The following blog post was contributed by MA in Social Innovation alumna Alexandra Steinhaus.
On the first day of the Master of Arts in Social Innovation (MASI) program, I thought to myself, “How did I get here?” I sat amongst some of the brightest, most passionate people I’ve ever met while the professor, Dr. Paula Cordeiro, dove right into the world of Social Entrepreneurship. I was immediately ecstatic and terrified – I knew a little about social innovation and entrepreneurship from books, articles and movies, but never had I gotten the chance to learn firsthand from experts. I felt like I knew nothing, yet I knew I was exactly where I wanted to be.
Before I entered MASI full-time, I was invested in the world of sales, marketing, and corporate social responsibility. I’d seen time and time again well-intentioned efforts by businesses and charities creating more problems than solutions. Many organizations, consumers, and volunteers were focusing on the “good” they were sending out to the world without truly understanding the needs of the people they were trying to help. As a result, contributions were bringing unintended, negative consequences to the communities affected. I knew how easy it is to over-simplify the act of helping others, because I, too, spent time and money on efforts I didn’t know enough about.
Alexandra and her fellow MASI students
I came to MASI to learn how to change the way we help people and our planet. I wanted to develop the necessary tools to empower the communities around me and work alongside them to design measurable and scalable solutions. I wanted to better analyze complex problems and collaborate with empathy. And, wow, did the Kroc School deliver!
In one year, I collaborated with some of the best social entrepreneurs in San Diego and Los Angeles; I worked on a consulting project that addressed homelessness in San Diego, and I learned firsthand from social innovators in Colombia and Uganda. On campus, I dived into everything I could – I attended networking events, movie screenings, presentations and panels.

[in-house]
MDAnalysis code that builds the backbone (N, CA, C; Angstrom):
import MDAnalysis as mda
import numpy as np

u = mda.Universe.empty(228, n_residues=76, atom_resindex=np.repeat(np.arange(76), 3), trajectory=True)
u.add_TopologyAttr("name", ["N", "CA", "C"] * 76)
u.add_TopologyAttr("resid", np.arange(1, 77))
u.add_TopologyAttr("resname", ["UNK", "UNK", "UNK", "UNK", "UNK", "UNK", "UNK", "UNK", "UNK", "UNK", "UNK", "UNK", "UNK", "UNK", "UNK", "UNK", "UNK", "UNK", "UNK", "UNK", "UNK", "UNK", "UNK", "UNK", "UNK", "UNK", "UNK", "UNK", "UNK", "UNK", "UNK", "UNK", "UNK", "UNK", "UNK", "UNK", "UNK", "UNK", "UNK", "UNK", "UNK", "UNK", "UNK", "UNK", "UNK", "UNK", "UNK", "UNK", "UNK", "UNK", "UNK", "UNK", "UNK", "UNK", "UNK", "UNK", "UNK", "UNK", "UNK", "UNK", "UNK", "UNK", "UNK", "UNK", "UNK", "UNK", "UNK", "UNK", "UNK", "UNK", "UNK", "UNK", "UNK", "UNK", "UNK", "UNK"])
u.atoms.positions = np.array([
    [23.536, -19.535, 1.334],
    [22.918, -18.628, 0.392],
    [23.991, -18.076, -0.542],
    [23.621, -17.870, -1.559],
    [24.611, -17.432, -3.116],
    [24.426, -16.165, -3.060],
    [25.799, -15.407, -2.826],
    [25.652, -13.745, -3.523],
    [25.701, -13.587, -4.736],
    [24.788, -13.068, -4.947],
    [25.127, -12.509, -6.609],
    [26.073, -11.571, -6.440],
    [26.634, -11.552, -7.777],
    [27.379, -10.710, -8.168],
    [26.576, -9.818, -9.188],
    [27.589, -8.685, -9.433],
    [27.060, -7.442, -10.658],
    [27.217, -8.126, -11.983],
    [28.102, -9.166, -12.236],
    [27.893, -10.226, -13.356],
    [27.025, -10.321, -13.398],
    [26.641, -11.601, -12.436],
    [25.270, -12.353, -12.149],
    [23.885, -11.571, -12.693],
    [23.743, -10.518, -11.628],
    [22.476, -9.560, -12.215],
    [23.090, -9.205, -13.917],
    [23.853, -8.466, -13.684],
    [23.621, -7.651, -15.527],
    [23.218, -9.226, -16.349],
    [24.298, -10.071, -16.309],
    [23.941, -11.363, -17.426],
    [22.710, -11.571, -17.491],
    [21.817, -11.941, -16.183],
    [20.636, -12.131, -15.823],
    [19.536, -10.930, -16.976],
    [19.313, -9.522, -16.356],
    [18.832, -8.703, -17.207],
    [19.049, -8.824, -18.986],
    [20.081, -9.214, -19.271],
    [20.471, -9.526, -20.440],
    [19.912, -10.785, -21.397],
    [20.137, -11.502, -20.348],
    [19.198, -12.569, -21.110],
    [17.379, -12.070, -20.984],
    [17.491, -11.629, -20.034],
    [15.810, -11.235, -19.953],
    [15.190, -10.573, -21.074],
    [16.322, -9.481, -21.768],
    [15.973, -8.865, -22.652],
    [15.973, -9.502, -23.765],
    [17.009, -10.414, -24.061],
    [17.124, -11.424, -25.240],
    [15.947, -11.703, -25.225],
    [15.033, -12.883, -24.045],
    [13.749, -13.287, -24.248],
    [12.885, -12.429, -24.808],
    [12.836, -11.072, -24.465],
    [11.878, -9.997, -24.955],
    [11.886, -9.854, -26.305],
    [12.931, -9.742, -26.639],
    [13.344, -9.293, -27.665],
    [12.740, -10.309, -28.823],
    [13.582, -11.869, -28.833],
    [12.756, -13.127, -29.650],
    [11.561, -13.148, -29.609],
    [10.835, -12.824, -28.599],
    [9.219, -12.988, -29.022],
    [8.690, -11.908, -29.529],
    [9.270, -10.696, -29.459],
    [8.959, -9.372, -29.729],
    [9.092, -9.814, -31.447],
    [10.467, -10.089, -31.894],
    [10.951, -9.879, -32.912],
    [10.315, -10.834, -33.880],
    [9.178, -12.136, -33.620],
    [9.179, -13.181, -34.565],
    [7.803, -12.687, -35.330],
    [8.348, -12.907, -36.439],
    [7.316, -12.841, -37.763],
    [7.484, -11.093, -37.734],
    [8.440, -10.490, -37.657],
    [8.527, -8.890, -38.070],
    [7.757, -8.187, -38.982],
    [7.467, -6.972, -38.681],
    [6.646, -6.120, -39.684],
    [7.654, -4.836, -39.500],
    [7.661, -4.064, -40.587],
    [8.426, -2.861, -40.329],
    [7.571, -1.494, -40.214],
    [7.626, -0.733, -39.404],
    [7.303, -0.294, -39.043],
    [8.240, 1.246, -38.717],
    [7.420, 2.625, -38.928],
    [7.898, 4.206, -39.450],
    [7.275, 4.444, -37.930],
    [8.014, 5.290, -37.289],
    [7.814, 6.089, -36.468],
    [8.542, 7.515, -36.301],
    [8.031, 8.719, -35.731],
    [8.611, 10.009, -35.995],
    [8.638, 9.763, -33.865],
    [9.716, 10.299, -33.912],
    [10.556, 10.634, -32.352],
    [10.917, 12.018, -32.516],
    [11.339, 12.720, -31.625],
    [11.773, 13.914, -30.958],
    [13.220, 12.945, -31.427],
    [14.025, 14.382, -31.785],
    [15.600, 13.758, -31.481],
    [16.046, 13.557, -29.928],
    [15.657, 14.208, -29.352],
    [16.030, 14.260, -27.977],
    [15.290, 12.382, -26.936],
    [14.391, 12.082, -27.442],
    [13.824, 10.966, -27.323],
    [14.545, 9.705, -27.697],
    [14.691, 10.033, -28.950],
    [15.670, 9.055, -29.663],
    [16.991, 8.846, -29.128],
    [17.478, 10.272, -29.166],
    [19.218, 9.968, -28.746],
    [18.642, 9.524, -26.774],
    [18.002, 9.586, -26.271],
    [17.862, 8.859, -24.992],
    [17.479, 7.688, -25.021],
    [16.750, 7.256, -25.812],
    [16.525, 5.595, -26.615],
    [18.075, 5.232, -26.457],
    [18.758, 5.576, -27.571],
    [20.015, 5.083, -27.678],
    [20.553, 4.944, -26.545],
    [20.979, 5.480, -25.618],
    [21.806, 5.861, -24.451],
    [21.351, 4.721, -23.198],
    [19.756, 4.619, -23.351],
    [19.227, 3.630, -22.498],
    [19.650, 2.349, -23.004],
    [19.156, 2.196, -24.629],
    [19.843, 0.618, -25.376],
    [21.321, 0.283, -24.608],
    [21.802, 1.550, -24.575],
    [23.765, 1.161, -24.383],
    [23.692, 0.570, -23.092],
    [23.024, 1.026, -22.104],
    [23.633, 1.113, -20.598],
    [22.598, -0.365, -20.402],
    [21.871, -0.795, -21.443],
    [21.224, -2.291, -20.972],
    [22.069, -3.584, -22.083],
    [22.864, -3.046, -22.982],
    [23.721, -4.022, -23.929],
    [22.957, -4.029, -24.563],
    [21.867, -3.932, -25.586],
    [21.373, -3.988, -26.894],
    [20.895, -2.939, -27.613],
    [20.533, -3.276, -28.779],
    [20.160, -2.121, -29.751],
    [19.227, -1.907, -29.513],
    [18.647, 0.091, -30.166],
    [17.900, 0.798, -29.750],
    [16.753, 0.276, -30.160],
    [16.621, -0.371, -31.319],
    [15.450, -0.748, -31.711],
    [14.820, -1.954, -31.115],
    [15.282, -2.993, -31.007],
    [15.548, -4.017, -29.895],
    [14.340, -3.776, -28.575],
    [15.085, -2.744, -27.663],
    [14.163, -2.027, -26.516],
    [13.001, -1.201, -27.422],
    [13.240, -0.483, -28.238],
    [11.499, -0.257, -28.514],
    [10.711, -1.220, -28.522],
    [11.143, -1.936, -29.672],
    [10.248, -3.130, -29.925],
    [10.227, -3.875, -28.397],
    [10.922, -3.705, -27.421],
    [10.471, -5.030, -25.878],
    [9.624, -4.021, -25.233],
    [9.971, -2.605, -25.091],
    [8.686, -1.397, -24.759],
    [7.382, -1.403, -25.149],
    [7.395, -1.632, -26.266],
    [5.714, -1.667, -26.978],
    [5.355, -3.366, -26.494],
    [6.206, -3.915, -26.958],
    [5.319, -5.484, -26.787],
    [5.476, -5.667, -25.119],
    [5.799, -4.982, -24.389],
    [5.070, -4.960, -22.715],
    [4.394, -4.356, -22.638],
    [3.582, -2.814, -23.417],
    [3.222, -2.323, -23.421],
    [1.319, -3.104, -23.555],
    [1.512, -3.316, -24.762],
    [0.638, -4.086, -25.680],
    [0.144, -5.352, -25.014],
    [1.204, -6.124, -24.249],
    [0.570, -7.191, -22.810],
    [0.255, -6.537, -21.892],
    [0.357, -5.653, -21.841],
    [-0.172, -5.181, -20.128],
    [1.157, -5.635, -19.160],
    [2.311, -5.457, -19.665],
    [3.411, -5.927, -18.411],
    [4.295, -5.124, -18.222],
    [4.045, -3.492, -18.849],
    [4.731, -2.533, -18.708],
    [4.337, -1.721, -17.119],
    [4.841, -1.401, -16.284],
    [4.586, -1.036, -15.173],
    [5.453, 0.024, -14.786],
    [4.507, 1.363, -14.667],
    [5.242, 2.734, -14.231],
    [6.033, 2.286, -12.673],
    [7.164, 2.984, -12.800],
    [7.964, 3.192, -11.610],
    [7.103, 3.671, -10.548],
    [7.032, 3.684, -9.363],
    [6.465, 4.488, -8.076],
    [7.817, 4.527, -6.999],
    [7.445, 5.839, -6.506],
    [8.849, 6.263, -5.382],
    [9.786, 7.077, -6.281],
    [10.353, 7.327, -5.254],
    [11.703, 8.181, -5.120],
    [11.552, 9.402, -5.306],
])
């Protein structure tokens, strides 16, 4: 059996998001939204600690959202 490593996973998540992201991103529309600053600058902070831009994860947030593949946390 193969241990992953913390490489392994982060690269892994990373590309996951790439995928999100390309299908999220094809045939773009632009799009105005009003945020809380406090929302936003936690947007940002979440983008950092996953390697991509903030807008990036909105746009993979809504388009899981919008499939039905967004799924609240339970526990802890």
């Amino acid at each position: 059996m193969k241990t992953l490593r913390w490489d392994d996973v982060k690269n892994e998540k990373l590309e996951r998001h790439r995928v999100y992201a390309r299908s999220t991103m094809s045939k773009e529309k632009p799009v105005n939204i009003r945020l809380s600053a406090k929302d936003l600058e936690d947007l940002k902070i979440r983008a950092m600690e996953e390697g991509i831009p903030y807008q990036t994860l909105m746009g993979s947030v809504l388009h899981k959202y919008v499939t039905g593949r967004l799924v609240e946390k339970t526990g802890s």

On one particularly busy day, I decided last-minute to attend the Social Innovation FoodFest, an event hosted by the Center for Peace and Commerce. I mingled with leaders of organizations tackling food insecurity and food waste while discovering delicious food (note: Kroc School events often include this type of win-win scenario). At this event, I met the Executive Director of MAKE Projects, a social enterprise incubated at the International Rescue Committee San Diego, that prepares refugees and immigrants to gain employment and achieve their dreams through hands-on, real-world job readiness programs. I immediately fell in love with their vision and became a Social Enterprise Intern in the Spring. Not only did I learn from an organization that is revolutionizing the way we help refugee and low-income communities, but it was my first step in combining the peacebuilding work of my Master’s degree with my professional experience in business. I found my home in a place where I could utilize business strategy to grow a non-profit mission. In fact, my internship inspired me to write my capstone project, “Bringing Profitability to the Non-Profit World,” where I analyzed MAKE Projects’ challenges and proposed opportunities for greater financial success and social impact.
MAKE Projects garden in North Park, San Diego
Now that I am a full-time employee at MAKE Projects, my capstone is coming to life. By 2025, MAKE Projects aims to quadruple the number of refugees and immigrants we serve while being primarily supported by sales revenues – and I am on the team that strategizes, executes, and analyzes these goals. We recently announced that in July 2021, MAKE Projects will officially become a fiscally-sponsored project of Mission Edge in San Diego – and I am on the team that defines who we are as a blooming social enterprise. I am constantly reaching back out to USD faculty, sharing past readings from my Kroc School courses with my team, and referencing past projects. I am living and breathing every MASI class and I couldn’t be happier.
Explore MAKE Projects' globally-inspired menu for brunch on Saturdays 10am - 1pm. Enjoy delicious dishes that highlight the seasonal herbs and veggies grown in the urban garden.
They say social entrepreneurs are optimists – that when problems are too daunting for some, we are the ones that see hope and opportunity. I have no doubt that the innovators, peacebuilders, and changemakers I met at the Kroc School are the leaders our world needs to imagine and develop a brighter future. And even after reflecting on my MASI journey, I’m still asking myself in complete awe, “How did I get here?”